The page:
I thought this “Dear John letter to Jesus” was funny. As a teenager I remember thinking that the biggest signs of personal weakness were allergies and religion. I couldn’t imagine why anyone would choose to have faith in something other than themselves. YOU are the only one you really have control over. I’ve rethought my position on allergies, although I am sure that if the world was nontoxic there would be lessa llergies. It’s probably a good thing that our bodies reject certain things and perhaps allergies are an example of that. A sign of strength. Religion, still wrong. I’m loving the book The End of Faith: Religion, Terror, and the Future of Reason by Sam Harris.
Online libraries allow visitors to download books for free. There’s no reason to spend money homeschooling, newer material is dumbed down anyway.
Learn how to download classics from a digital library. Find classic literature online and supplement your homeschool curriculum with digital library resources.
Publications whose copyrights have expired are referred to as “in the public domain” and considered public property. There are several digital library websites that allow visitors to download books for free or for the cost of an annual or monthly membership. There are also resources that offer the opportunity to download audio books through an online library.
Homeschooling with Classic Literature
Searching for classic literature through an online library can be time consuming. Begin with a book list that includes titles, author and original publisher or publication date. Try checking with your homeschool curriculum publisher for a recommended book list or a required reading list.
If your homeschooling curriculum doesn’t specify a book list, there are several book lists available online. Try visiting The Great Books, sponsored by the Access Foundation. Their goal is to keep a comprehensive classic book list with links to online library sites that allow visitors to download classics.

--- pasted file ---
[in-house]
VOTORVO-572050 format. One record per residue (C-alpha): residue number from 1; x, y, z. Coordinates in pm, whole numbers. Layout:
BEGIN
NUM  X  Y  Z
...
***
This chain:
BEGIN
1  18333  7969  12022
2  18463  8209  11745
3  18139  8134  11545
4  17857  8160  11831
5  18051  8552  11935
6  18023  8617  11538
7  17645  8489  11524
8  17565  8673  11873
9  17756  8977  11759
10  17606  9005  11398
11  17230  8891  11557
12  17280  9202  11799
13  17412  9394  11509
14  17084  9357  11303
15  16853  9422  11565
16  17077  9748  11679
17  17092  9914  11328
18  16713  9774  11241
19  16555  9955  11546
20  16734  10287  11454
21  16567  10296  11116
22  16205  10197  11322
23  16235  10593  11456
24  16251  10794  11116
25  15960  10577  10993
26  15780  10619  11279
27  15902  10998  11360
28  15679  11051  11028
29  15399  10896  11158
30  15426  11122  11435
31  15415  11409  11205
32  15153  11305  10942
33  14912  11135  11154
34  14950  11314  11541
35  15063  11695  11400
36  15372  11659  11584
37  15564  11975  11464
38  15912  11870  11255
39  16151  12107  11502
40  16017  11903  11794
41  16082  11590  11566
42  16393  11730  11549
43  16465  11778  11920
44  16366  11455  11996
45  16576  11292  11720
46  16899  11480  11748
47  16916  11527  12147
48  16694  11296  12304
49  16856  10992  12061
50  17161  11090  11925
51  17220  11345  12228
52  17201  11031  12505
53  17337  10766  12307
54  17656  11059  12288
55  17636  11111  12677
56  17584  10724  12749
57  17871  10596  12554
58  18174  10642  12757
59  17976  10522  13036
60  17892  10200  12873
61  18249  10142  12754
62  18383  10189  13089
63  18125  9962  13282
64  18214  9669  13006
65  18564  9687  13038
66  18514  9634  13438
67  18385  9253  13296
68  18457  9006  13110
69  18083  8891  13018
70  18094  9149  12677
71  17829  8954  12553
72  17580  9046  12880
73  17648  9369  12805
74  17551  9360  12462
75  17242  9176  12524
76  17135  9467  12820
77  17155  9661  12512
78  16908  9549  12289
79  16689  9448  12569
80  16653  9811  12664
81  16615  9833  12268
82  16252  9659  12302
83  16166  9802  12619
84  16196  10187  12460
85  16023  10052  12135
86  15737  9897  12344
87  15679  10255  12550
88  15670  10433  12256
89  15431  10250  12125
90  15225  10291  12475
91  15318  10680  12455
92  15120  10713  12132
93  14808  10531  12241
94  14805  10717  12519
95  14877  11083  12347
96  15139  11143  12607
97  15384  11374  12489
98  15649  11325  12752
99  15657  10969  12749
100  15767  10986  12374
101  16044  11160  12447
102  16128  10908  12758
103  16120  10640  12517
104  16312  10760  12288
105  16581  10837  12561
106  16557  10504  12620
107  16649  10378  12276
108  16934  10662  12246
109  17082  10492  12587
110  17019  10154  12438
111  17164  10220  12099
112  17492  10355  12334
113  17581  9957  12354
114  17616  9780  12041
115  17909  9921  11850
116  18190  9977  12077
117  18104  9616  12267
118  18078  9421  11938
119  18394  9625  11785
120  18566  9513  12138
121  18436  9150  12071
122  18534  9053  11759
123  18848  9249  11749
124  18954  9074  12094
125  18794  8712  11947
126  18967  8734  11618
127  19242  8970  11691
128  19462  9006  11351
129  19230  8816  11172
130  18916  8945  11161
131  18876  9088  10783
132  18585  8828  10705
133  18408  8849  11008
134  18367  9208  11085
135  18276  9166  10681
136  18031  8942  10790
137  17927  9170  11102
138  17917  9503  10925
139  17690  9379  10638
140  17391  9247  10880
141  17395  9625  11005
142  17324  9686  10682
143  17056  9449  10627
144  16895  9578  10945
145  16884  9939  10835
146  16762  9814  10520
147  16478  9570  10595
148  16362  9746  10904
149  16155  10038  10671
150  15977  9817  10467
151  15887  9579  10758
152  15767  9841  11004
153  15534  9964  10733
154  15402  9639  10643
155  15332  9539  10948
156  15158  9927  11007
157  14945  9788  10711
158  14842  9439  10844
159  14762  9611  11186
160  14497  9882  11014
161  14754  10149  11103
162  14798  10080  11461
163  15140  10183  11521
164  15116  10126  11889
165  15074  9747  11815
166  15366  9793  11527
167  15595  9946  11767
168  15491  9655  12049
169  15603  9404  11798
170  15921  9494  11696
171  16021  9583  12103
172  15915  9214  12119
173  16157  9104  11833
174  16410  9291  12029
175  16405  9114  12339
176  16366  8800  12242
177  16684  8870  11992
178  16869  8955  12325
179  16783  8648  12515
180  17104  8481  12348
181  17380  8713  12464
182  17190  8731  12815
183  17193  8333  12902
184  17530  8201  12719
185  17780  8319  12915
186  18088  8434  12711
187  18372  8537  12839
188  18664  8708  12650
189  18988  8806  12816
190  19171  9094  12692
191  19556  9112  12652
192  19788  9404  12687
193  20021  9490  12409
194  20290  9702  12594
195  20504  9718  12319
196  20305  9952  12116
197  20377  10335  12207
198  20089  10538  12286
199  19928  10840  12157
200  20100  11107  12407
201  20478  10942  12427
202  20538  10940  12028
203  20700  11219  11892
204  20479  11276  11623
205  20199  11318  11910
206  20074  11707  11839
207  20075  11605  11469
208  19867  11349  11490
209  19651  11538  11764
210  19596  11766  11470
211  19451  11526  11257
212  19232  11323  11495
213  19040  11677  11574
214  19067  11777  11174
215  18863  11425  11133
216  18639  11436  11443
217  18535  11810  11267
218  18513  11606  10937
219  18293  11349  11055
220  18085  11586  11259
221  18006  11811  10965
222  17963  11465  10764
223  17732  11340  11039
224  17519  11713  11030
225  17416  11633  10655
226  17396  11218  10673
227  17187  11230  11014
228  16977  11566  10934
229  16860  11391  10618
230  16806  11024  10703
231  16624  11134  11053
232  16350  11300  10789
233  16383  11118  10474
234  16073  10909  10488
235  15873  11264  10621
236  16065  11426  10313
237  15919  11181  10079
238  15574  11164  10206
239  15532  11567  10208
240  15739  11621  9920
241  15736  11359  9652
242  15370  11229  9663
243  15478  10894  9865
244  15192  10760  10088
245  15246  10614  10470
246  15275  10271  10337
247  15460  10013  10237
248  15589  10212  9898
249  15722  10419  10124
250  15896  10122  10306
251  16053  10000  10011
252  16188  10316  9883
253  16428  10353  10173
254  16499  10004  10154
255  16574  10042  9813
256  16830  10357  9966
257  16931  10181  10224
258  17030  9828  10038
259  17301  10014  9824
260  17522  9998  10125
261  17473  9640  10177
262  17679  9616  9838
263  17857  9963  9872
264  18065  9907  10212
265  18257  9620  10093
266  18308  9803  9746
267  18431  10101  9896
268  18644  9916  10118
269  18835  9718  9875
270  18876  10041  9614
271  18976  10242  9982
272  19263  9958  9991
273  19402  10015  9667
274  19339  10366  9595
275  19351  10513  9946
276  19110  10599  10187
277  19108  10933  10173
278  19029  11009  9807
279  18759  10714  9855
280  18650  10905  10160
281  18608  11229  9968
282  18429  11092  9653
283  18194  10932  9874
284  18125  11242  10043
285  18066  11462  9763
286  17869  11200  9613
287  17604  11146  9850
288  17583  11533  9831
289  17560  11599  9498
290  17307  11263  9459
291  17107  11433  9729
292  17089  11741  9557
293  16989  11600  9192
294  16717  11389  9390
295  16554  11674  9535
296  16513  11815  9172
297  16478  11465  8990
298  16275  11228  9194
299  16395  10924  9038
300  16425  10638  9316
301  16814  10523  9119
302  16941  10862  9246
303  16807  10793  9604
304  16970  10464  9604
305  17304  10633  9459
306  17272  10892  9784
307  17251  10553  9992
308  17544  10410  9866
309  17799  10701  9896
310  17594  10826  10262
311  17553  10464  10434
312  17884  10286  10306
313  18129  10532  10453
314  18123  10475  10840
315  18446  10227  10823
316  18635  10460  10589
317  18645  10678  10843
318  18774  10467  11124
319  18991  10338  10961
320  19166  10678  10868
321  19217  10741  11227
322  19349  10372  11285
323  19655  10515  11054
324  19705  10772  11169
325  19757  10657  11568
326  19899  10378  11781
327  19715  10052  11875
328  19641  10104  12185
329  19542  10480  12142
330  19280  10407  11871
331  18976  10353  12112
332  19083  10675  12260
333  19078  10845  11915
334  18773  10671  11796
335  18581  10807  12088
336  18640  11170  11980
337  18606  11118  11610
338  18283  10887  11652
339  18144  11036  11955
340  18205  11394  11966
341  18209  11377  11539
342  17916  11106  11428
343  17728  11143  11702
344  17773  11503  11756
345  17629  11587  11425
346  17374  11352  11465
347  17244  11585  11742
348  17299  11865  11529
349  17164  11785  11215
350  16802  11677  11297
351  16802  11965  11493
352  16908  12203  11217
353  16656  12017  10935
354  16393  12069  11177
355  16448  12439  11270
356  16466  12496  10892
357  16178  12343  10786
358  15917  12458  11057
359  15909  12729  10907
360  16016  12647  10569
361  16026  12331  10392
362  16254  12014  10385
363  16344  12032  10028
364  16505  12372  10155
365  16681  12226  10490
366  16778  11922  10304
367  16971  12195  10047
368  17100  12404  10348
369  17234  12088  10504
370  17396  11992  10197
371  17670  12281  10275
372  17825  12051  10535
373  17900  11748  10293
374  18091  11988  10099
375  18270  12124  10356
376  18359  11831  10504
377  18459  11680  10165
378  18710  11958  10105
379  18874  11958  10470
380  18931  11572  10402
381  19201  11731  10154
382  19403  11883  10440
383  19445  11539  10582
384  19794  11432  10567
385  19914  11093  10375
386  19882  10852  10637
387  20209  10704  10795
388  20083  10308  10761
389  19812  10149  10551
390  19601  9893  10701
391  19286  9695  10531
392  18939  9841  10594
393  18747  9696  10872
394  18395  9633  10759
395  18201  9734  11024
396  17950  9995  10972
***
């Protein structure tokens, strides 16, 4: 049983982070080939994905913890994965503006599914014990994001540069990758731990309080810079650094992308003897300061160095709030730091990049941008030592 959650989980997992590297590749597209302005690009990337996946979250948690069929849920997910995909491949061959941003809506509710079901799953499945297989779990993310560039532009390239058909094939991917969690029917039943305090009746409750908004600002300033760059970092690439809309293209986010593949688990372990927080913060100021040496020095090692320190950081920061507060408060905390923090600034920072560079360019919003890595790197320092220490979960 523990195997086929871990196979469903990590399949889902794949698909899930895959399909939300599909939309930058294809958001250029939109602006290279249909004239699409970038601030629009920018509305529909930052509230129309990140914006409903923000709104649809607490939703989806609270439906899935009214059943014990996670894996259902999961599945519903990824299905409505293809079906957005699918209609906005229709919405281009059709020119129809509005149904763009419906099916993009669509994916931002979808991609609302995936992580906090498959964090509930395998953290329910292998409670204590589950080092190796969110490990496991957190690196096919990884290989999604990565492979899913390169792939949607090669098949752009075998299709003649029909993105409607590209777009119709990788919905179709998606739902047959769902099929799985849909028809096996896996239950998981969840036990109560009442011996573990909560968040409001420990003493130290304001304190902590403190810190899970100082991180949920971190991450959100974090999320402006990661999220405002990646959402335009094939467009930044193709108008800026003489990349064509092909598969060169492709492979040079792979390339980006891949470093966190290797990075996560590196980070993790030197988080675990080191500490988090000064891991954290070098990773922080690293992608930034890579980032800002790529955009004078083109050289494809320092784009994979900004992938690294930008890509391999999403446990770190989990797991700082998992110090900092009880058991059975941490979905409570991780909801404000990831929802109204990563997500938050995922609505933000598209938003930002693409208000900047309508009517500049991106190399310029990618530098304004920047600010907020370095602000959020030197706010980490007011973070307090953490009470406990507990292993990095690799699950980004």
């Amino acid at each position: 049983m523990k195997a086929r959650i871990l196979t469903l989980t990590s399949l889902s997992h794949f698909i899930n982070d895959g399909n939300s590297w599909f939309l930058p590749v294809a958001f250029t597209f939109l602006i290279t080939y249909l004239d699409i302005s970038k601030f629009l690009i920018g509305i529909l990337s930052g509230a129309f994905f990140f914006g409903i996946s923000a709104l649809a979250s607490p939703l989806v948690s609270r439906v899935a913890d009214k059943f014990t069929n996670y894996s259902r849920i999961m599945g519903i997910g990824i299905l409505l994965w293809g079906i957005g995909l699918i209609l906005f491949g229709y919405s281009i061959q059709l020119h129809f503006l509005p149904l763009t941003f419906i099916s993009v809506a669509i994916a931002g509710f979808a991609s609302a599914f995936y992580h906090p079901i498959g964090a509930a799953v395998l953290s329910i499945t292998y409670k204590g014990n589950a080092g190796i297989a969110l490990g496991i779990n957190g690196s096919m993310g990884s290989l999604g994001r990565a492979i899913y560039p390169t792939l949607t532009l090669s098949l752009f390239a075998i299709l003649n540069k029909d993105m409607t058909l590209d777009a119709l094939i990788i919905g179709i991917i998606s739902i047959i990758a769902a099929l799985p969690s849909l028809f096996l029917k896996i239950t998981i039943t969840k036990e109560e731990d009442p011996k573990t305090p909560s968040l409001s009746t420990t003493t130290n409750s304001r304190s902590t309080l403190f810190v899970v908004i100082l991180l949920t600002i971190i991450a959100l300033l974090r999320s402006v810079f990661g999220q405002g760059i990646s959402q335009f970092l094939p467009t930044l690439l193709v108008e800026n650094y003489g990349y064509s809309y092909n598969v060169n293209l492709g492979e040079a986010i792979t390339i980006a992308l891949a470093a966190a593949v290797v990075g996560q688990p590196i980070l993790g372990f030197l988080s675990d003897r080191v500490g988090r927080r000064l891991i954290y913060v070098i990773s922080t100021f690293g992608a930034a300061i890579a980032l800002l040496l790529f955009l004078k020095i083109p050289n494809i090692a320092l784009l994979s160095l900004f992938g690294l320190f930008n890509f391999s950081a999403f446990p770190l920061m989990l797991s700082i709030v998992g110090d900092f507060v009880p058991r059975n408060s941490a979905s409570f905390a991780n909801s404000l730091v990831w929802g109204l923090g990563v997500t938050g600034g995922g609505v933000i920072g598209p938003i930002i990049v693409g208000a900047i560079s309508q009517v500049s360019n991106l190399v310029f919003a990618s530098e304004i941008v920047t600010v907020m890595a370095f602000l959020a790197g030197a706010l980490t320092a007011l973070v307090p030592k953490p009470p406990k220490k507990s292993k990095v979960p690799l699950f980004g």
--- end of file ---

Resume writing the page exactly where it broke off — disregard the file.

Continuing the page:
Before you visit an online library to download classics, designate a file folder in your computer for each book. Often, the book will be available in several formats; .pdf, .html and .txt are the most popular. Sometimes one book might require more than one file to be downloaded. This folder is also a good place to keep study notes, or a reading journal. Separating each book into its own folder helps keep lesson plans organized, too.
Download Audio Books for Free
Listening to audio books as a family is a great way to enjoy classic literature. In The Well Trained Mind [Peace Hill Press 1999], Susan Wise Bauer suggests that students listen to a chapter from an audio book each day during a restful time. She means this to be a time when a homeschooling mother can take a break and children can enjoy classic literature without distractions. There’s no reason an adult can’t enjoy books this way, too.
Technical help for Free Downloadable Materials
To download audio books, first decide how you’ll be listening to them. If you plan to use an iPod, you can save them to iTunes in .mp3 or .mp4 format. If you’re using any other player, .mp3 is most likely to work the best. Windows media player will play .wmv files, but you can’t always download audio books in that format. Create a folder for your playlist and keep all of the “tracks” together. Sometimes one chapter will consist of several tracks. Consider whether you’d like to keep each chapter separated by folders for a chapter-by-chapter replay. Don’t worry, converting them is easy and the newer iPods and iTunes will play both, but the windows player will not plan an mp4. So when in doubt, use mp3. Read more…
If you’re looking to build up your home library or to review books before you buy, or if you want to print the classics yourself (perhaps in a large double-spaced font for note-taking and easy focusing) then you’ll want to check out these links:
Free Books Online; Classics
And here are reading lists to help determine which books are appropriate for which age groups
The NEH has divided their list from kindergarten through high school. The College-bound reading list is specifically for high schoolers headed for college. The Kids Reads list begins at birth and goes through high school, too.